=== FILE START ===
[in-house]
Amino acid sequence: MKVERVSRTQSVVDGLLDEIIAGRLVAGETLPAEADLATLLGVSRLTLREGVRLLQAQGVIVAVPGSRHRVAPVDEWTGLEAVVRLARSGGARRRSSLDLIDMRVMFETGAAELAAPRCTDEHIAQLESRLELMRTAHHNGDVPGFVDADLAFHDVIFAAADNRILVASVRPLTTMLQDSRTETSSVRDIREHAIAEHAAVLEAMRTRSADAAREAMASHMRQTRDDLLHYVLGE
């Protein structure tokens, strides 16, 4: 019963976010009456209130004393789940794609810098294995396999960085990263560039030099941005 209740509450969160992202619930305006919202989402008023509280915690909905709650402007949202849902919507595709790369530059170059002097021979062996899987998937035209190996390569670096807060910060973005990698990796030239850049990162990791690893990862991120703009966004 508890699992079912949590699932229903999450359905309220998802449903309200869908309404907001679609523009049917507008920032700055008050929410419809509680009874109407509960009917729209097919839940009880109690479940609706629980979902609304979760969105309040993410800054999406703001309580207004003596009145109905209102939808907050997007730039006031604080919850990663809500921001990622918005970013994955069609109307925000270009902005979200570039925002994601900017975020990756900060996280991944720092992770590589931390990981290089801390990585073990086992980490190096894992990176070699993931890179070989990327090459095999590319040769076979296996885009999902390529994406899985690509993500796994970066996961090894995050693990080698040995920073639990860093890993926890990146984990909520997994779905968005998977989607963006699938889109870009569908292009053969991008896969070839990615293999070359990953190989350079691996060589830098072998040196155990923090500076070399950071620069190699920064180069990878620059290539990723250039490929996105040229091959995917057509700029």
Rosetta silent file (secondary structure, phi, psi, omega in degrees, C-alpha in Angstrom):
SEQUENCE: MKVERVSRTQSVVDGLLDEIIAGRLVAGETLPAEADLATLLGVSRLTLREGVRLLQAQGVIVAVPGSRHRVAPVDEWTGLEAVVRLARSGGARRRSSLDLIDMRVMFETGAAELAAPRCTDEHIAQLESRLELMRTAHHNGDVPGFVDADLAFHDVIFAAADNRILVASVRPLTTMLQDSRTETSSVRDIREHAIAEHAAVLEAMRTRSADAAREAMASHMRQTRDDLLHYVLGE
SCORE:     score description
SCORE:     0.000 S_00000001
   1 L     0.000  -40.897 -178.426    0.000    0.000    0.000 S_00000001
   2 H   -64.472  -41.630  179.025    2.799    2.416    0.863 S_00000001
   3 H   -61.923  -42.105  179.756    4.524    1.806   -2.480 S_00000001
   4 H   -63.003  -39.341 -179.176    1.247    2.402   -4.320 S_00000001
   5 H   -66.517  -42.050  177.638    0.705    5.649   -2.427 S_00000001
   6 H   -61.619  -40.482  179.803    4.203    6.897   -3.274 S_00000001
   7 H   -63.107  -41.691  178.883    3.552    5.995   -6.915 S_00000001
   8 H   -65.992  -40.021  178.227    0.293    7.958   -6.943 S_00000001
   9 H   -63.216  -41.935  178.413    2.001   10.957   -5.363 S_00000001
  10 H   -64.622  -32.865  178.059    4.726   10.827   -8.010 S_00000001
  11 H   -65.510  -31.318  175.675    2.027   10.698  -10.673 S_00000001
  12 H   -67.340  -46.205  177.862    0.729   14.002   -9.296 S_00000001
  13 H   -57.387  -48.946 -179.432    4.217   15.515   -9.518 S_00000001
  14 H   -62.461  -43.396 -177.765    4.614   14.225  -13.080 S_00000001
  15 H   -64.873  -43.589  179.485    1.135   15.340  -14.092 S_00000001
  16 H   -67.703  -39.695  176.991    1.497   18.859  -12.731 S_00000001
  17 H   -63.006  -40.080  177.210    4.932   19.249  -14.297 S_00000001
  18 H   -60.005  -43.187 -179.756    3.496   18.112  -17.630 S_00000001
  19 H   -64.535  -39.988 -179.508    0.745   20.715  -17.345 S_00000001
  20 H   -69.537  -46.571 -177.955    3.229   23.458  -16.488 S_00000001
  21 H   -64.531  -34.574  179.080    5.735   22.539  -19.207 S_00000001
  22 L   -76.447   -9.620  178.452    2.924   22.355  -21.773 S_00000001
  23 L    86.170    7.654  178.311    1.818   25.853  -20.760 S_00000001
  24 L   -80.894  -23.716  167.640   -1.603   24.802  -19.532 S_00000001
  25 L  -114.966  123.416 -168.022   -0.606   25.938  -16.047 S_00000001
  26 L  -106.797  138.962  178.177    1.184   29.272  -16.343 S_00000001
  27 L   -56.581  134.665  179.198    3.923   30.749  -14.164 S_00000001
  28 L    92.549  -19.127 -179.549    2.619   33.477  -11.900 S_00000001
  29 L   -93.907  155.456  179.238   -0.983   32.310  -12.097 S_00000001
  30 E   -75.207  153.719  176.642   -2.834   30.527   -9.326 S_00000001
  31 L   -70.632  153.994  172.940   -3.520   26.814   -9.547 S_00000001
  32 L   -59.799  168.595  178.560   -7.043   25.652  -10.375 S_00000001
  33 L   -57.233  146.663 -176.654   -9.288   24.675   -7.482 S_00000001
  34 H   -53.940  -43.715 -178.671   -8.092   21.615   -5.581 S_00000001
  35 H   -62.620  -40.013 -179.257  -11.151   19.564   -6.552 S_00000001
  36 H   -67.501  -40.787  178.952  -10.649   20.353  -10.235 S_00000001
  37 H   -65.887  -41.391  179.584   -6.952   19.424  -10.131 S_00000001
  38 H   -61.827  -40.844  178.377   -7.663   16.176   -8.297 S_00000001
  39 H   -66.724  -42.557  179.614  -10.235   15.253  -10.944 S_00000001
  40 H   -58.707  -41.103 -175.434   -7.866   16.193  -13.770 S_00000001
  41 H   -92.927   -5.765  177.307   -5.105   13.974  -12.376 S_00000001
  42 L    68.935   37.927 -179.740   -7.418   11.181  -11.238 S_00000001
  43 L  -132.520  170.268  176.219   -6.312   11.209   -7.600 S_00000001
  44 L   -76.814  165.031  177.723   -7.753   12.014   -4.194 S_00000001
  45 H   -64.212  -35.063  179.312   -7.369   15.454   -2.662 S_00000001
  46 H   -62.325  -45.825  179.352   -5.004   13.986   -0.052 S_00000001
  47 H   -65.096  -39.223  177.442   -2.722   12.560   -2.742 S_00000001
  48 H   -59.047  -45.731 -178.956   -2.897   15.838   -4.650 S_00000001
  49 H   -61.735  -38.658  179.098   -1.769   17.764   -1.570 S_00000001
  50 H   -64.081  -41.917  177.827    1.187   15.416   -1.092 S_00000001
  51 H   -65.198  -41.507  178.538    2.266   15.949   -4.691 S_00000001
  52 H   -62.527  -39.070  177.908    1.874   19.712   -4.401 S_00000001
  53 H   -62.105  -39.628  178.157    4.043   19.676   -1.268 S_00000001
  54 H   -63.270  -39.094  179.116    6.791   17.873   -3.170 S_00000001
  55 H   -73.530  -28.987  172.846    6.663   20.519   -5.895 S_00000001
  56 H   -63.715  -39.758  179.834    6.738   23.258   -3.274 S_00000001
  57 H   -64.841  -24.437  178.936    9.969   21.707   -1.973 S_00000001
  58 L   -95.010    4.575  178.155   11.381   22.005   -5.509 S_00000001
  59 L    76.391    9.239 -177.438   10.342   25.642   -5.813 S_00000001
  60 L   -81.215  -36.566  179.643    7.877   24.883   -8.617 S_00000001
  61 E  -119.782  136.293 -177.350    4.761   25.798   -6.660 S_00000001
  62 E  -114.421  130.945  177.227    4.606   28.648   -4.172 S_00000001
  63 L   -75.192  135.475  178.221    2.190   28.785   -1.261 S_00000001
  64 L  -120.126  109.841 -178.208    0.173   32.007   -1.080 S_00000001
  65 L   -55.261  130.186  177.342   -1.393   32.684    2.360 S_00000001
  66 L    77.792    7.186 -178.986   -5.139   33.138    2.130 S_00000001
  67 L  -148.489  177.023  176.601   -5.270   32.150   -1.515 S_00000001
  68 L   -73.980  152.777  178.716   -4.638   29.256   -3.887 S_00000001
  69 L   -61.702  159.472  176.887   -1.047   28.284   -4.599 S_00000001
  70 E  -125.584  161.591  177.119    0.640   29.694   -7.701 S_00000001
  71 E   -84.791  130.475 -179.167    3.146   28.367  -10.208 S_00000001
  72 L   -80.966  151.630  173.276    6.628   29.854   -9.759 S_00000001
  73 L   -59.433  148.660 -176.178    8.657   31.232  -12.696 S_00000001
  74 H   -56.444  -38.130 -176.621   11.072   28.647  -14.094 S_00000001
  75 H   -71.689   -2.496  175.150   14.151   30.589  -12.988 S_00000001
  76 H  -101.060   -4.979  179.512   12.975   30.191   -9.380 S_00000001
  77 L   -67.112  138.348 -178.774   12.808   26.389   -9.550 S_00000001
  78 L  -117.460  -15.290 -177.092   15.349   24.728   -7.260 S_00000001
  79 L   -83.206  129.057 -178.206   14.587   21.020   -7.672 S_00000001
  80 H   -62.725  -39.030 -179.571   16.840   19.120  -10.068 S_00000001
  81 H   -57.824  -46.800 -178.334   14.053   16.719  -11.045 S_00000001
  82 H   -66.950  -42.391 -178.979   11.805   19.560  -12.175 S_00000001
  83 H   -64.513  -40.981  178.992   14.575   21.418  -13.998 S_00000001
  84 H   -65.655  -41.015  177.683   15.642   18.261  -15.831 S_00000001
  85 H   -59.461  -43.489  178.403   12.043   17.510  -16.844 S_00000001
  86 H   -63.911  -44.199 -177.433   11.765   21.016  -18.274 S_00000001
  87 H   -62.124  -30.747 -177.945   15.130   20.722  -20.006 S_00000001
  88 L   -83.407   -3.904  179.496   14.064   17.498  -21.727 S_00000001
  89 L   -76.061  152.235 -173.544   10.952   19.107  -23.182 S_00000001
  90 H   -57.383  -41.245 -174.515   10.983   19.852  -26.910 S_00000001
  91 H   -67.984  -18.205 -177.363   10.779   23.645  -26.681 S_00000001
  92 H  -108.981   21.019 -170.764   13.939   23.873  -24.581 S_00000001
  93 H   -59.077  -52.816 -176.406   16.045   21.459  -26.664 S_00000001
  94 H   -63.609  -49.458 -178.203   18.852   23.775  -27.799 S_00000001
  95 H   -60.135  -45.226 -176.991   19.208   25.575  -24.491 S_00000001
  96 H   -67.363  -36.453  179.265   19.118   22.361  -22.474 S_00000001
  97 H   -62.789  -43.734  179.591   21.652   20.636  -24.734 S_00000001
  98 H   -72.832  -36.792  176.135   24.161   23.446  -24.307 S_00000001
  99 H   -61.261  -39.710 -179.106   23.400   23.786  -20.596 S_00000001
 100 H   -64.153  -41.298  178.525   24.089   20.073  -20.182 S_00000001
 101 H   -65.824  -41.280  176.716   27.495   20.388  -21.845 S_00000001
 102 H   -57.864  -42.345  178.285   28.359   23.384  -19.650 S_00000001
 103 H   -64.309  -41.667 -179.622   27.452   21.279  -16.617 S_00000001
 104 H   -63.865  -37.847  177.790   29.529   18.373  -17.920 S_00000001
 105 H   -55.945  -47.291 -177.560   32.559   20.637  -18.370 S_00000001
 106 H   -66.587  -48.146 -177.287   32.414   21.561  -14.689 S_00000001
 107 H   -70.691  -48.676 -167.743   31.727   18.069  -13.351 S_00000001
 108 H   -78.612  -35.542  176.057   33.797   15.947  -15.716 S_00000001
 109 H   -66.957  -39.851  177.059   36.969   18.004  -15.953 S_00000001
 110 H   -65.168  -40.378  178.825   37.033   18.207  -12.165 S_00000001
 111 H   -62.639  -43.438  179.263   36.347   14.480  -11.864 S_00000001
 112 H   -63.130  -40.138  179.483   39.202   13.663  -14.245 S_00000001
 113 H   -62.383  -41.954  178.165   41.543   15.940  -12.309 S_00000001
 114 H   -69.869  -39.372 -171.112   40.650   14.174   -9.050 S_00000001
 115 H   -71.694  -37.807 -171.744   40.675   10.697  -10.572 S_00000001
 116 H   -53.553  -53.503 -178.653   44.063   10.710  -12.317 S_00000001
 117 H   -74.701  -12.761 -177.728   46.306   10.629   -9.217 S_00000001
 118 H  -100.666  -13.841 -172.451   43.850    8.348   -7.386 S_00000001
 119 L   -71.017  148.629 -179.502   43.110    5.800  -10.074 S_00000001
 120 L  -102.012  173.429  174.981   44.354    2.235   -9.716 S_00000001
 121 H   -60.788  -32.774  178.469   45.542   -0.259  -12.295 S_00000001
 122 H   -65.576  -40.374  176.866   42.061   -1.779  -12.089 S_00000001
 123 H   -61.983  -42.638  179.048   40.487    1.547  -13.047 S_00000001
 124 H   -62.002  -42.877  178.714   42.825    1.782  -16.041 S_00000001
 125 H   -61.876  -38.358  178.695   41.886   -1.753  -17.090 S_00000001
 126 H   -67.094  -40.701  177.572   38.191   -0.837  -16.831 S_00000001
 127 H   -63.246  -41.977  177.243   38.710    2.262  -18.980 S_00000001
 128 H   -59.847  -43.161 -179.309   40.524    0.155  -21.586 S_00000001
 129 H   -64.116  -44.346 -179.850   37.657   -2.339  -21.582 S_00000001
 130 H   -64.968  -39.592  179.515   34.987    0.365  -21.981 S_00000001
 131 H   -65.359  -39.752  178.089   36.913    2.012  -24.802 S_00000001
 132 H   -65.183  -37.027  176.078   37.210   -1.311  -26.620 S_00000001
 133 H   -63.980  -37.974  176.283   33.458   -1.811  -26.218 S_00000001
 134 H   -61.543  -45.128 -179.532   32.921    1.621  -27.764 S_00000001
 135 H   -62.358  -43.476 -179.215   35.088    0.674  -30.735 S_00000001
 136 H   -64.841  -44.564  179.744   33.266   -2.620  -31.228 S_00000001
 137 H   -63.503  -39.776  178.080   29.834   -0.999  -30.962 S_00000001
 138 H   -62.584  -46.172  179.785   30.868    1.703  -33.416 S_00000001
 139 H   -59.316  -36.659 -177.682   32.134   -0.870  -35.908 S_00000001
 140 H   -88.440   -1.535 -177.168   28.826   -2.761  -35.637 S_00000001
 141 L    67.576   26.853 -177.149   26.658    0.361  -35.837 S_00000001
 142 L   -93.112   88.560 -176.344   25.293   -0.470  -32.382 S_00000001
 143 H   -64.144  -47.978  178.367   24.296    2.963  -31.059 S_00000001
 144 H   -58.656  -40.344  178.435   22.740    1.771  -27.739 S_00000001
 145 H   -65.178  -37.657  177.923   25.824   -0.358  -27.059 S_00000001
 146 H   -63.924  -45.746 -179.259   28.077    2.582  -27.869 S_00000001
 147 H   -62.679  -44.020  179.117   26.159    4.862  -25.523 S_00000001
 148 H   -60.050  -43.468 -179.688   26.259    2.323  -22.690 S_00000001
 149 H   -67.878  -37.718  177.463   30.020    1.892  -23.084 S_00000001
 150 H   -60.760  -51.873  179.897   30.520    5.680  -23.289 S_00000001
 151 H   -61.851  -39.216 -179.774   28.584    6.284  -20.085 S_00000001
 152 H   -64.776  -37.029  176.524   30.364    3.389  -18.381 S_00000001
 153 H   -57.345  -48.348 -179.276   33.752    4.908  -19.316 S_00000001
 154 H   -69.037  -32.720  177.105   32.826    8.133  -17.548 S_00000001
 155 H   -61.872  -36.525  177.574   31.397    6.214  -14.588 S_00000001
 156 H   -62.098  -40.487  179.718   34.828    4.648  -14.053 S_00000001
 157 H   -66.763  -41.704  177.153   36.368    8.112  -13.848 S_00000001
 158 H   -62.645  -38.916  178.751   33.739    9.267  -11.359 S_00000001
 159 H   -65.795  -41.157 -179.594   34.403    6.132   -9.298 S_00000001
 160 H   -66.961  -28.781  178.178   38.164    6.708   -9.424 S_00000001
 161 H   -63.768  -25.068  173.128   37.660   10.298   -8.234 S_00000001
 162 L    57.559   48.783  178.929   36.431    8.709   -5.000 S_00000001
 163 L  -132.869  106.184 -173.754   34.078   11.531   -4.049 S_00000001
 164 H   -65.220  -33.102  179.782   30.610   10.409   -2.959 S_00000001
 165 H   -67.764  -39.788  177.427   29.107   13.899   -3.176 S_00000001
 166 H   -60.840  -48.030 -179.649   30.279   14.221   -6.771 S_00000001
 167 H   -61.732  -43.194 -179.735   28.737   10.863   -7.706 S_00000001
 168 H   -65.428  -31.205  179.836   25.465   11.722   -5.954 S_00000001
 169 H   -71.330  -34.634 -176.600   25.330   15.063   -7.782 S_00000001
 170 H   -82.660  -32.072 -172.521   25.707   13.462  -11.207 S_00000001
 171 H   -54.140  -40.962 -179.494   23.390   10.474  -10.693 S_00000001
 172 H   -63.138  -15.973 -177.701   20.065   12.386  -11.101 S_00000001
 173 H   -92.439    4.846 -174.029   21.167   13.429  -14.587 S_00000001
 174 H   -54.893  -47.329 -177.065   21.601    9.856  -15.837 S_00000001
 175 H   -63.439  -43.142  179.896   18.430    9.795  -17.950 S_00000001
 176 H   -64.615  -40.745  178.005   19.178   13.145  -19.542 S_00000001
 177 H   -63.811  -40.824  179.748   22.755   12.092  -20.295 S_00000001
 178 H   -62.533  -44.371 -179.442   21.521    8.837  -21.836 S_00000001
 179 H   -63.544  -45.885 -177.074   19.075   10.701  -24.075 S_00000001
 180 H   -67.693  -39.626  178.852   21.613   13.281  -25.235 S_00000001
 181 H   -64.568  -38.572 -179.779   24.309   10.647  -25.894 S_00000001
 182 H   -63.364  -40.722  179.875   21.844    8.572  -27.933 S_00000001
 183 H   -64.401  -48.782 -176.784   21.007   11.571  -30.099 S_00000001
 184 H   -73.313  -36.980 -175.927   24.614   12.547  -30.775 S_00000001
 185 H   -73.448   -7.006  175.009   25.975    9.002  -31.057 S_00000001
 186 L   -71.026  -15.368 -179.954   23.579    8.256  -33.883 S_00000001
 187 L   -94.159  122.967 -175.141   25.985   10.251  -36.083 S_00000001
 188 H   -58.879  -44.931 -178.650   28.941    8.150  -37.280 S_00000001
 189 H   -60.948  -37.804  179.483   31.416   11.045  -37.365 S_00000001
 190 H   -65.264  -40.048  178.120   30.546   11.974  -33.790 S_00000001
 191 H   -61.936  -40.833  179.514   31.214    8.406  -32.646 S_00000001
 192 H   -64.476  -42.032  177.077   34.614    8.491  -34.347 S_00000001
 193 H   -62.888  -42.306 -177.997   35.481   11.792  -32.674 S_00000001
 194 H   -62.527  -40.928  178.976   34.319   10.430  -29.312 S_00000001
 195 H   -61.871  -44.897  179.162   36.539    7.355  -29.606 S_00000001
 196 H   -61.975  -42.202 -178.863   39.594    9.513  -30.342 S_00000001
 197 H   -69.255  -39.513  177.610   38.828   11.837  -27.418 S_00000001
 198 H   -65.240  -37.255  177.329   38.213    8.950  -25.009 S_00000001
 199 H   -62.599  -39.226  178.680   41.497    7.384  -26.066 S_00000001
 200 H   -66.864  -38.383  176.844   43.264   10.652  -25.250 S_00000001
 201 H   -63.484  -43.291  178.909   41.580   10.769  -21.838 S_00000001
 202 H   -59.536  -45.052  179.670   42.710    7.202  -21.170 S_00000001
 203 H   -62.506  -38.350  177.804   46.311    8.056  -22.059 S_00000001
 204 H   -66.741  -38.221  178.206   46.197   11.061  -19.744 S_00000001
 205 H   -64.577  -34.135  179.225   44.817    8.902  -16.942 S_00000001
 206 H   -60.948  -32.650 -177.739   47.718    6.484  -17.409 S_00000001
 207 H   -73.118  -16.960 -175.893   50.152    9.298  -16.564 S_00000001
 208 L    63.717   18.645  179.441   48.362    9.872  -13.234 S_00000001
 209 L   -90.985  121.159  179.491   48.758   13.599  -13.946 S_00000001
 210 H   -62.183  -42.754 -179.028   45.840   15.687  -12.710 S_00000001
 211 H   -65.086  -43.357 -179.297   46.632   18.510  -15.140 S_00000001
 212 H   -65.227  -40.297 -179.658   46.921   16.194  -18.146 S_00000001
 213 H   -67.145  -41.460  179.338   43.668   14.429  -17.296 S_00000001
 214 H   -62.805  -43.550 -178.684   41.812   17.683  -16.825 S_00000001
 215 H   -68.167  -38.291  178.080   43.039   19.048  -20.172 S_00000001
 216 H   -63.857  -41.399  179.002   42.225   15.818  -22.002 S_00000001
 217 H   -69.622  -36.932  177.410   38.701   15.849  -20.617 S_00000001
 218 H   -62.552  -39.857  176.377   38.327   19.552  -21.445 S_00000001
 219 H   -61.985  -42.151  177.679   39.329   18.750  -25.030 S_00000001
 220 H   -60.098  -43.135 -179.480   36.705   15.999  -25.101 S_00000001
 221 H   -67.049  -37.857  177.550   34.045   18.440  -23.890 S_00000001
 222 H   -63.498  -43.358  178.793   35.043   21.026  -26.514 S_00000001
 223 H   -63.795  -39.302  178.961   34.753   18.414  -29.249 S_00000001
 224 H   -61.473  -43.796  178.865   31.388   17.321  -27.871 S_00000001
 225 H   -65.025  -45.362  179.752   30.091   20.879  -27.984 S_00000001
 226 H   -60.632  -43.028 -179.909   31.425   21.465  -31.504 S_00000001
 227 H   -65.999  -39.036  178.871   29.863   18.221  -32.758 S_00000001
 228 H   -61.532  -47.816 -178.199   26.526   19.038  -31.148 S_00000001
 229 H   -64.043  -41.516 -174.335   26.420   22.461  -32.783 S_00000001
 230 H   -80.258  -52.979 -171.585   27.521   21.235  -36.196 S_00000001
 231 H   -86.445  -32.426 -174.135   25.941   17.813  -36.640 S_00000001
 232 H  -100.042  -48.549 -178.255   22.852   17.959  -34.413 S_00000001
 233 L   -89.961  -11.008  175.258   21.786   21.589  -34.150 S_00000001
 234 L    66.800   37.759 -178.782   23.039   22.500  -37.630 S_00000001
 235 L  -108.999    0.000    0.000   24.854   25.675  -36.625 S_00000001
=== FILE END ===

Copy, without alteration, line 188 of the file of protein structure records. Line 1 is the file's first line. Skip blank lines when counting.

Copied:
 181 H   -64.568  -38.572 -179.779   24.309   10.647  -25.894 S_00000001